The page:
Reducing Maternal and Child Mortality in Nigeria
In line with its mission to enhance the quality of life for Nigerians by supporting initiatives that improves access to healthcare, the TY Danjuma Foundation has been working with a range of partners to reverse the negative indices on maternal and child health. According to the Nigeria Demographic and Health Survey (2018 NDHS), the rate of under-five mortality is 132 deaths per 1,000 live births, while the infant mortality rate is 67 deaths per 1,000 live births. Maternal mortality ratio is 512 deaths per 100,000 live births. Thus, for every 1,000 live births in Nigeria, about five women die during pregnancy, childbirth, or within two months of childbirth. Clearly, there is a need for continuous investment in promoting maternal and child health.
To contribute to reversing the high rate of maternal and child mortality in Nigeria, the TY Danjuma Foundation supports evidence-based, innovative, and sustainable interventions that ensure mothers experience a healthy pregnancy and childbirth and children can thrive to realise their full potential through its Healthy Mother, Healthy Child programme.
The Foundation’s Healthy Mother, Healthy Child programme creates access to quality and affordable healthcare services especially in rural areas, by supporting projects that contribute to reducing maternal and child mortality. Specifically, the programme works to strengthen the health system by increasing the proportion of women and children with access to skilled health providers and enhancing the capacity of health workers to provide quality maternal and child health services.
One of such interventions tackling maternal and child health challenges is being implemented by Antof Rural Resource Development Centre (ARRDEC). The project is improving uptake of antenatal care (ANC) services and promoting the prevention of mother to child transmission (PMTCT) of HIV in rural communities across Akwa Ibom State. The intervention is also improving access to quality healthcare services through training of health workers for improved healthcare delivery and engaging the wider community for a change in health seeking behaviour.
According to the National Agency for the Control of AIDS (NACA), Nigeria has the greatest number of HIV-infected babies in the world. Akwa Ibom state has the highest HIV prevalence in the country (5.6%). HIV prevalence among pregnant women aged 15-24 years is also highest in Akwa Ibom state. Despite the successes achieved by the PMTCT program in Nigeria, a large percentage of women do not go to health facilities to access ANC and PMTCT services due to poverty and lack of trust in the healthcare system; instead, they patronise the services of traditional birth attendants. In fact, the 2018 NDHS notes that 56% of women giving birth in Nigeria are not assisted by skilled providers.
As part of the strategy to improve uptake of ANC and PMTCT services in Akwa Ibom state, traditional birth attendants are trained for improved maternal care and timely referral of pregnant women to health facilities for HIV screening and delivery. Women are incentivised to take up ANC and PMTCT services at designated health centres, while mentor mothers are engaged to ensure that HIV positive mothers give birth in health facilities where babies can be immediately put on prophylaxis. Also, behavioural change communication for better health seeking behaviour is an integral part of the strategy.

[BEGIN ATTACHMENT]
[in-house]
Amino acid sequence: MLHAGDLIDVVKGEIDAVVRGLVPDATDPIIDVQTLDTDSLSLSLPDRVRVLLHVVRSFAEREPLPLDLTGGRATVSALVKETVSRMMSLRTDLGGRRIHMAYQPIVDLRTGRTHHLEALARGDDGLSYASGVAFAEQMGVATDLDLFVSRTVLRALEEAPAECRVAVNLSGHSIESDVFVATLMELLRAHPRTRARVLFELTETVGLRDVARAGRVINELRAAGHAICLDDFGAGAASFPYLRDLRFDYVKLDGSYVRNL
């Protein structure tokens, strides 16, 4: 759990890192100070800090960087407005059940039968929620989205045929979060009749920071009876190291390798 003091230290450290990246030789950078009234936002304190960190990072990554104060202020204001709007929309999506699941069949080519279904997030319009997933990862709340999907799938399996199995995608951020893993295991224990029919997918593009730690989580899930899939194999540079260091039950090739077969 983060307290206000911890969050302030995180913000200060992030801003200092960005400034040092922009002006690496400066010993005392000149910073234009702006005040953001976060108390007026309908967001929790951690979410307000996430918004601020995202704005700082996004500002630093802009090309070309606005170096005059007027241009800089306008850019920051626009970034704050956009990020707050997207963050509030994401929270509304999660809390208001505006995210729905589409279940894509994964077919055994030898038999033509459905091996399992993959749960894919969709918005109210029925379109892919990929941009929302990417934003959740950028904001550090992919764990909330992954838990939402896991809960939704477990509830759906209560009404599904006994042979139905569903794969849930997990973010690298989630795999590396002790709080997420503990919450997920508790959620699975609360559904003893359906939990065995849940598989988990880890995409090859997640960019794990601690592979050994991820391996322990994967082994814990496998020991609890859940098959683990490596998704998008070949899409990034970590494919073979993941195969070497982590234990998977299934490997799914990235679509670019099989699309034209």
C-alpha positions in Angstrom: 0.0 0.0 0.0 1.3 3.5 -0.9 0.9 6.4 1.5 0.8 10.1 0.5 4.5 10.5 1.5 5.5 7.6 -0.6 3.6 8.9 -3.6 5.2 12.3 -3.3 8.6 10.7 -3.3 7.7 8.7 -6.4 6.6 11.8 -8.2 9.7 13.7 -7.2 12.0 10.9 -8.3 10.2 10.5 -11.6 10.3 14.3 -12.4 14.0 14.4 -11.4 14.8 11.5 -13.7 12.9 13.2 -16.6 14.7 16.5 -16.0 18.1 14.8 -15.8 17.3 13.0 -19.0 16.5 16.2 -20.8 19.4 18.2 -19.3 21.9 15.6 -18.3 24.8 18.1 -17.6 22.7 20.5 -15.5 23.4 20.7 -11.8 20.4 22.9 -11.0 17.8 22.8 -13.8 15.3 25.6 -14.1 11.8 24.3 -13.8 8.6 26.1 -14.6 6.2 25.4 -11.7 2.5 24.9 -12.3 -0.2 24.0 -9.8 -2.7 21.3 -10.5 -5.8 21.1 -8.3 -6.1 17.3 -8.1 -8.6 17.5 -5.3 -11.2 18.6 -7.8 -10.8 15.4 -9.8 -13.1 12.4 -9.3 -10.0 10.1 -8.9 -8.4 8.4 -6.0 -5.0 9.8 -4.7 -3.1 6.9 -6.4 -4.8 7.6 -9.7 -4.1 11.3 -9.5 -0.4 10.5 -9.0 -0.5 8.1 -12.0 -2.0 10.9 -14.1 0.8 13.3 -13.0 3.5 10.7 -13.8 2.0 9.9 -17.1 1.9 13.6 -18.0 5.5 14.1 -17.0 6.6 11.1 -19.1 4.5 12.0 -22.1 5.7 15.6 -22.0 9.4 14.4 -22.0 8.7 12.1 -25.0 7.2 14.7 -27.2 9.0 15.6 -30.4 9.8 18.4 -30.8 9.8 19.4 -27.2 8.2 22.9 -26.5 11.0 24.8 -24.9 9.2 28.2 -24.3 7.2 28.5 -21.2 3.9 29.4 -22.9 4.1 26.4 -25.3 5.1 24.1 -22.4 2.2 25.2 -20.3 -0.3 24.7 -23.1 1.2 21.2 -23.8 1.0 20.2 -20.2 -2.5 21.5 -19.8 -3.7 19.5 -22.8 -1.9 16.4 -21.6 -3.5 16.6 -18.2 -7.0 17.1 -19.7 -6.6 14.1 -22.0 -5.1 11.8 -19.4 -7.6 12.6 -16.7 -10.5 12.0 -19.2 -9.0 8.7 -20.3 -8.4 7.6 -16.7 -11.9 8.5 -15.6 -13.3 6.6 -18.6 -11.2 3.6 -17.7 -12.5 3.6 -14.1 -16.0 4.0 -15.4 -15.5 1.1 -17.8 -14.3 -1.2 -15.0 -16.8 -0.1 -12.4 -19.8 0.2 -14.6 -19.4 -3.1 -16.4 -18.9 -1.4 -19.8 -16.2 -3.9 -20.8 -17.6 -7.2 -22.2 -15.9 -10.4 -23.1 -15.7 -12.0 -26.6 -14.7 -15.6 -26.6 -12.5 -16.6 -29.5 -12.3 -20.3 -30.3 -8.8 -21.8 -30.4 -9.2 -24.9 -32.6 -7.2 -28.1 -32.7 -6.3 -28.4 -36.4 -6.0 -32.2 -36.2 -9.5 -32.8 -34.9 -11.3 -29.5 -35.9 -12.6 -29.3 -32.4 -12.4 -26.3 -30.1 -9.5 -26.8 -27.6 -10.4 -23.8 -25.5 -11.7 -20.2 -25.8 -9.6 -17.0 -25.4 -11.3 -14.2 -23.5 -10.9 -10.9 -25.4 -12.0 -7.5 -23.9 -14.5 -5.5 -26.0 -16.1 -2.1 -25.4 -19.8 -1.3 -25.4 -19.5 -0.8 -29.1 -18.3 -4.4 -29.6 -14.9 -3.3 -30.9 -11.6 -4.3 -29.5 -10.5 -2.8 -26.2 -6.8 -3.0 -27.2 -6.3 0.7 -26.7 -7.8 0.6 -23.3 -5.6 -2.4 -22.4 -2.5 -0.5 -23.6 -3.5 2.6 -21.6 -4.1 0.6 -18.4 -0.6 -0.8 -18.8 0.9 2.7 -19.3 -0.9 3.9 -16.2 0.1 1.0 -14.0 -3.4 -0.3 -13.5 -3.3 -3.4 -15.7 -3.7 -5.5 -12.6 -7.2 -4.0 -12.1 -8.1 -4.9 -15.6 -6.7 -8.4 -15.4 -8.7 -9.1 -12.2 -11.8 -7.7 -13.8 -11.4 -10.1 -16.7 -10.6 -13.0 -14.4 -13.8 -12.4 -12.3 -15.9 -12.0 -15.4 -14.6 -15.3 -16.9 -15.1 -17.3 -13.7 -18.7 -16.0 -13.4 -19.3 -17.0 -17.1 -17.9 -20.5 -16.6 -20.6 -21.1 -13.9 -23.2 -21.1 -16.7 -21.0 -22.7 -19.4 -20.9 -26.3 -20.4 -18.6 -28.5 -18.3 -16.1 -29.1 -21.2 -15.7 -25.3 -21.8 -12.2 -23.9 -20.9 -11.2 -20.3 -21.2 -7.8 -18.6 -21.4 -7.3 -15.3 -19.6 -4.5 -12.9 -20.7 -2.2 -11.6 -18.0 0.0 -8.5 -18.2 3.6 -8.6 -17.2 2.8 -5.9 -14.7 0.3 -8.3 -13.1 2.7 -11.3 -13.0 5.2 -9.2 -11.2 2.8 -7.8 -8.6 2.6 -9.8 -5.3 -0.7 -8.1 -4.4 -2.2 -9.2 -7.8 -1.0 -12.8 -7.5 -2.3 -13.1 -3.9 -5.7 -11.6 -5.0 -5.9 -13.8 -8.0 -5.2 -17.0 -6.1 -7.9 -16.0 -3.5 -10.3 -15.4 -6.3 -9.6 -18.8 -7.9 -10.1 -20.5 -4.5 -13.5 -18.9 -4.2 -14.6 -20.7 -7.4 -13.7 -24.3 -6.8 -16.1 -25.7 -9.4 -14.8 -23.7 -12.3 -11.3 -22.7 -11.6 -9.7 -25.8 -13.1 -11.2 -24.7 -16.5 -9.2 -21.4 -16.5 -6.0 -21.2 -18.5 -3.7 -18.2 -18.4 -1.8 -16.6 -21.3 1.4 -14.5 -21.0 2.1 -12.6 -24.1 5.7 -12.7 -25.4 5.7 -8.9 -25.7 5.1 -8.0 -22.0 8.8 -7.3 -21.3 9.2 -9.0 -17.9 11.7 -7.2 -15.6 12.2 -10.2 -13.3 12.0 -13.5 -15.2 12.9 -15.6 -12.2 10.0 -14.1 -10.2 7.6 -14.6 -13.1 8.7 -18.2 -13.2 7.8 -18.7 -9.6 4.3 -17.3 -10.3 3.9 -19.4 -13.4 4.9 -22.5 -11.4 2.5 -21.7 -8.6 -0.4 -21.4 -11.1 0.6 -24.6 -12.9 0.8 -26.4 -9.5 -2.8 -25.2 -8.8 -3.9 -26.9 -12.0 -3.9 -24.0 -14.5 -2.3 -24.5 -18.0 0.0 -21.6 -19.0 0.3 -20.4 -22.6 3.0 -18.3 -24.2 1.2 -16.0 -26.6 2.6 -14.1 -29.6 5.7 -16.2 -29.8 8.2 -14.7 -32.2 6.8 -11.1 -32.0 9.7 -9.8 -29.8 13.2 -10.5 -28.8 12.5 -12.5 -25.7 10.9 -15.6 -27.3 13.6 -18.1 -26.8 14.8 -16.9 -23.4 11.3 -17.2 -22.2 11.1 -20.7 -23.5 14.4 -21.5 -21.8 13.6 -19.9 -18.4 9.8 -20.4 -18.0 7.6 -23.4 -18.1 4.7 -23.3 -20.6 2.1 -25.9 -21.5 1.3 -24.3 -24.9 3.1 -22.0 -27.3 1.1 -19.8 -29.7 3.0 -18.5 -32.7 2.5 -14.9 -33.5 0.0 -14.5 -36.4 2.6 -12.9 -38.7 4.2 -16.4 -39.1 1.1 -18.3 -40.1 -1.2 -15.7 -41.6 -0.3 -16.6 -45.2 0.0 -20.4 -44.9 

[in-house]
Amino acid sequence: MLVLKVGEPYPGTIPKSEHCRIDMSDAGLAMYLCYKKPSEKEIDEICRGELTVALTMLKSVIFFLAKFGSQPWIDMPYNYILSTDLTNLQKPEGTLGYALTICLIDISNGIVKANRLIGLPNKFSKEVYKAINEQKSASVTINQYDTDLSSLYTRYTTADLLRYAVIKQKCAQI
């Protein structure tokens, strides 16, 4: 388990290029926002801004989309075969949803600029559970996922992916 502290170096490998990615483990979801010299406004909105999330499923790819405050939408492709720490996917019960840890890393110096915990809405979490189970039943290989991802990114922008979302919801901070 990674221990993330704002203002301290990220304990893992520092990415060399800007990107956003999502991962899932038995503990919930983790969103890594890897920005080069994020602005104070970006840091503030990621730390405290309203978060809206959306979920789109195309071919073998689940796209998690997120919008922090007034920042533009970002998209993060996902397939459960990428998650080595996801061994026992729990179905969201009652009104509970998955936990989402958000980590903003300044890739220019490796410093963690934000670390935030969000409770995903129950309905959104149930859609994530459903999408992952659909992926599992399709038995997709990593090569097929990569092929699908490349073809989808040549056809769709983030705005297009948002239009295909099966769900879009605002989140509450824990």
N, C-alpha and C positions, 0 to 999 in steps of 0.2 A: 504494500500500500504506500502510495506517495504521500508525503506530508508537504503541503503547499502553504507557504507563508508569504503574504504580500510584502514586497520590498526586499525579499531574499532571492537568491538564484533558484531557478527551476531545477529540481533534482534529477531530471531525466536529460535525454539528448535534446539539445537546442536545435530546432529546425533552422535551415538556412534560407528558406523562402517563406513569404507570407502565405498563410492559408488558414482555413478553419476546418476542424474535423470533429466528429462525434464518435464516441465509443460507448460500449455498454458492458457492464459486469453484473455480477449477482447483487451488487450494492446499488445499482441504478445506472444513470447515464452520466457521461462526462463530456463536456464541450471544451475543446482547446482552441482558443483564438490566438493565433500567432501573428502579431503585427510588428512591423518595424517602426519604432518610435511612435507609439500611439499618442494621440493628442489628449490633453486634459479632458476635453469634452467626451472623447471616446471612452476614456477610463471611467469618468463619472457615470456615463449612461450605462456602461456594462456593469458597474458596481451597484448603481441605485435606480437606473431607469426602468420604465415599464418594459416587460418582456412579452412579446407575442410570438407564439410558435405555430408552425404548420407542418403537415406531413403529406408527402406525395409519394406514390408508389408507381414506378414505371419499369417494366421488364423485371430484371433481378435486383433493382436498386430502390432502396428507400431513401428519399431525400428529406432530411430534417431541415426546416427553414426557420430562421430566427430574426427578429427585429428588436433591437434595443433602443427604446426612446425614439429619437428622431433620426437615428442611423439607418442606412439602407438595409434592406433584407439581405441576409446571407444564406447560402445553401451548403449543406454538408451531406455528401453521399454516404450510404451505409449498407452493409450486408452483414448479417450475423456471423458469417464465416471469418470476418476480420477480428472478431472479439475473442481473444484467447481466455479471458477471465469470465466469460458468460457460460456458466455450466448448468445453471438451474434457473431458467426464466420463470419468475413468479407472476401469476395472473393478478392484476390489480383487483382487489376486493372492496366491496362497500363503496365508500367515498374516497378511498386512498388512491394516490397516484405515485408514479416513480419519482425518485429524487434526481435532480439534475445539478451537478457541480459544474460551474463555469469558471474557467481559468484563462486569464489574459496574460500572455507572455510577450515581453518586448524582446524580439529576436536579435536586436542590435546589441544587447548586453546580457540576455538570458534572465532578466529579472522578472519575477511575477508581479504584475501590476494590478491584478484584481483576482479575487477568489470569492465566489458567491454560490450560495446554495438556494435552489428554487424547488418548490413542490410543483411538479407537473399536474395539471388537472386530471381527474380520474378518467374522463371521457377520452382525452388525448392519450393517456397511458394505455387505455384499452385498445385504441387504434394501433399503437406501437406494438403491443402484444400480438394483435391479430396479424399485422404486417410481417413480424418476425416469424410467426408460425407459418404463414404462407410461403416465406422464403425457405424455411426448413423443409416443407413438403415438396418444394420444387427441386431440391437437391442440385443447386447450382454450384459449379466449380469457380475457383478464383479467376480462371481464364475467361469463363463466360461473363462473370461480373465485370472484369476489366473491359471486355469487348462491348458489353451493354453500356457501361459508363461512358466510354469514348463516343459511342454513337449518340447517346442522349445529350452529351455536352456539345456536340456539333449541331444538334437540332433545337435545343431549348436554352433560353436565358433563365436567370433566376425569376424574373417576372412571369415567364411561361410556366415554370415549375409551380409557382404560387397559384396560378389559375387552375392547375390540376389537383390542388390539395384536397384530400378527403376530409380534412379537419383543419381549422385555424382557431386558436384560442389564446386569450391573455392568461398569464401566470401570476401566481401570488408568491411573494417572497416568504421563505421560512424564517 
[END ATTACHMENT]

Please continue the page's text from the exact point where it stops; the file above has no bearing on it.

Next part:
So far, the intervention in Akwa Ibom State has impacted 2,104 pregnant women across six Local Government Areas LGAs) – Oron, Okobo, Udung Uko, Nsit Atai, Mbo and Urue Offong/Oruko – as illustrated below.
Uptake of ANC services
Uptake of PMTCT Services
Training of Health Workers and Donation of Equipment
The bar chart below demonstrates that because of this intervention, there is a positive shift in health seeking behaviour and an increase in the uptake of ANC and PMTCT services in the benefiting communities of Akwa Ibom state.
Records from 9 primary healthcare centres revealed that though 1,172 pregnant women registered for ANC during a 12-month period prior to the project, only 20% of the women followed through to the fourth visit as recommended by WHO to achieve the full life saving potential ANC promises for women and their babies. The remaining 80% women reverted to the services of TBAs and mission homes after their first ANC visit. This trend is being reversed by the intervention by ARRDEC. 78% of women who registered for ANC during the first year of project implementation completed at least 4 visits.
The bar chart below shows a significant increase in health facility delivery from a baseline report of 10 deliveries in 12 months prior to the project, to 114 deliveries over a period of 10 months of project implementation.
Number of Deliveries at Ikot Uyo PHC in Nsit Atai LGA of Akwa Ibom State (March – December, 2020)
The intervention on reducing maternal and child mortality is hinged on the Foundation’s commitment to improving access to quality and affordable healthcare for people in underserved communities. Since inception, the Foundation has supported over 300 projects across 34 states and the Federal Capital Territory that has impacted on the health and wellbeing of millions of people across Nigeria.